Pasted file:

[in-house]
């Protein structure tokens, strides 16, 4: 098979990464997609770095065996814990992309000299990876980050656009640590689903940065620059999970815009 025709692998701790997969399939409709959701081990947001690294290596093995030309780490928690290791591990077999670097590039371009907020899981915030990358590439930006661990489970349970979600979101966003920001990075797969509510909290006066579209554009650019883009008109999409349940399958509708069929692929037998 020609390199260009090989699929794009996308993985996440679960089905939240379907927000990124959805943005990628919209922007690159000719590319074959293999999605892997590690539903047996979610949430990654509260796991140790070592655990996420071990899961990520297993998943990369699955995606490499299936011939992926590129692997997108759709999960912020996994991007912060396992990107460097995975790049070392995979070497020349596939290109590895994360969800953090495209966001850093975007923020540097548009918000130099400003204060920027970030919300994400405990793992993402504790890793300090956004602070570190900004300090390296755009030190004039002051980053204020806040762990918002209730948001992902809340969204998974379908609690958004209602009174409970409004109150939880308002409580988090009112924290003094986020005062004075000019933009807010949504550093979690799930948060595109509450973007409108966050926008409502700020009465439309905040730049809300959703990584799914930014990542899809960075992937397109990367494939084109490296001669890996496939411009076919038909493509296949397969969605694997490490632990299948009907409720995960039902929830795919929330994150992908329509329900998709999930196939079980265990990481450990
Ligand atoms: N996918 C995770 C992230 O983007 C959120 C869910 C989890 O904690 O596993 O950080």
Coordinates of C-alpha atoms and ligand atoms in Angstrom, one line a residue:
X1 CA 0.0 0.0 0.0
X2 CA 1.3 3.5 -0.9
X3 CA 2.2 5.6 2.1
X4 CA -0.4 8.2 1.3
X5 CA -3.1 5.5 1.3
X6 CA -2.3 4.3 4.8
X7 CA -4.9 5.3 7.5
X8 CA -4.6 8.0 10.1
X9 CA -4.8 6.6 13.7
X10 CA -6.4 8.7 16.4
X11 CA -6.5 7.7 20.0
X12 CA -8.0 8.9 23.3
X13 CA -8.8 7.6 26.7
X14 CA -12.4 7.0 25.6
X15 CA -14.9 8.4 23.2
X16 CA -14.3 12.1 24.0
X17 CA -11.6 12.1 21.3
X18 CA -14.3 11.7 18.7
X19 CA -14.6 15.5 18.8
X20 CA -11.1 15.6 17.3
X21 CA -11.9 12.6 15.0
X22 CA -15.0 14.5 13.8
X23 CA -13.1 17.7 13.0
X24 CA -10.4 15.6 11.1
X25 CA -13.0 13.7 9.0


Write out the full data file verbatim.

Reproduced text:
[in-house]
């Protein structure tokens, strides 16, 4: 098979990464997609770095065996814990992309000299990876980050656009640590689903940065620059999970815009 025709692998701790997969399939409709959701081990947001690294290596093995030309780490928690290791591990077999670097590039371009907020899981915030990358590439930006661990489970349970979600979101966003920001990075797969509510909290006066579209554009650019883009008109999409349940399958509708069929692929037998 020609390199260009090989699929794009996308993985996440679960089905939240379907927000990124959805943005990628919209922007690159000719590319074959293999999605892997590690539903047996979610949430990654509260796991140790070592655990996420071990899961990520297993998943990369699955995606490499299936011939992926590129692997997108759709999960912020996994991007912060396992990107460097995975790049070392995979070497020349596939290109590895994360969800953090495209966001850093975007923020540097548009918000130099400003204060920027970030919300994400405990793992993402504790890793300090956004602070570190900004300090390296755009030190004039002051980053204020806040762990918002209730948001992902809340969204998974379908609690958004209602009174409970409004109150939880308002409580988090009112924290003094986020005062004075000019933009807010949504550093979690799930948060595109509450973007409108966050926008409502700020009465439309905040730049809300959703990584799914930014990542899809960075992937397109990367494939084109490296001669890996496939411009076919038909493509296949397969969605694997490490632990299948009907409720995960039902929830795919929330994150992908329509329900998709999930196939079980265990990481450990
Ligand atoms: N996918 C995770 C992230 O983007 C959120 C869910 C989890 O904690 O596993 O950080």
Coordinates of C-alpha atoms and ligand atoms in Angstrom, one line a residue:
X1 CA 0.0 0.0 0.0
X2 CA 1.3 3.5 -0.9
X3 CA 2.2 5.6 2.1
X4 CA -0.4 8.2 1.3
X5 CA -3.1 5.5 1.3
X6 CA -2.3 4.3 4.8
X7 CA -4.9 5.3 7.5
X8 CA -4.6 8.0 10.1
X9 CA -4.8 6.6 13.7
X10 CA -6.4 8.7 16.4
X11 CA -6.5 7.7 20.0
X12 CA -8.0 8.9 23.3
X13 CA -8.8 7.6 26.7
X14 CA -12.4 7.0 25.6
X15 CA -14.9 8.4 23.2
X16 CA -14.3 12.1 24.0
X17 CA -11.6 12.1 21.3
X18 CA -14.3 11.7 18.7
X19 CA -14.6 15.5 18.8
X20 CA -11.1 15.6 17.3
X21 CA -11.9 12.6 15.0
X22 CA -15.0 14.5 13.8
X23 CA -13.1 17.7 13.0
X24 CA -10.4 15.6 11.1
X25 CA -13.0 13.7 9.0